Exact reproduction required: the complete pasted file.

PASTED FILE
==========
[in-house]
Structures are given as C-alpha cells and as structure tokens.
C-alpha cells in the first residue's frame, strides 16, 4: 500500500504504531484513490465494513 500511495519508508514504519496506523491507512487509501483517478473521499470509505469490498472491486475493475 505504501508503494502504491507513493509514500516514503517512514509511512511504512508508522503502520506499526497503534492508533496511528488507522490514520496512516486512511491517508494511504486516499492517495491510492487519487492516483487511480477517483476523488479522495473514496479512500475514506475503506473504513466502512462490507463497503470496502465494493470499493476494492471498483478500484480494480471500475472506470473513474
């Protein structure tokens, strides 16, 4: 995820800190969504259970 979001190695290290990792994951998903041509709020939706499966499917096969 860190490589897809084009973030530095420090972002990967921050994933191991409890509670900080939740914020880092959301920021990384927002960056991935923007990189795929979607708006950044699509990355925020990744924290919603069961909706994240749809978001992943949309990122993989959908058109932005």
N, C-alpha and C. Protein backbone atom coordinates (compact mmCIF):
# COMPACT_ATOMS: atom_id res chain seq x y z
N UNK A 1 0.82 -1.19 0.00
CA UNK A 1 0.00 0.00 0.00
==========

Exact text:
[in-house]
Structures are given as C-alpha cells and as structure tokens.
C-alpha cells in the first residue's frame, strides 16, 4: 500500500504504531484513490465494513 500511495519508508514504519496506523491507512487509501483517478473521499470509505469490498472491486475493475 505504501508503494502504491507513493509514500516514503517512514509511512511504512508508522503502520506499526497503534492508533496511528488507522490514520496512516486512511491517508494511504486516499492517495491510492487519487492516483487511480477517483476523488479522495473514496479512500475514506475503506473504513466502512462490507463497503470496502465494493470499493476494492471498483478500484480494480471500475472506470473513474
């Protein structure tokens, strides 16, 4: 995820800190969504259970 979001190695290290990792994951998903041509709020939706499966499917096969 860190490589897809084009973030530095420090972002990967921050994933191991409890509670900080939740914020880092959301920021990384927002960056991935923007990189795929979607708006950044699509990355925020990744924290919603069961909706994240749809978001992943949309990122993989959908058109932005």
N, C-alpha and C. Protein backbone atom coordinates (compact mmCIF):
# COMPACT_ATOMS: atom_id res chain seq x y z
N UNK A 1 0.82 -1.19 0.00
CA UNK A 1 0.00 0.00 0.00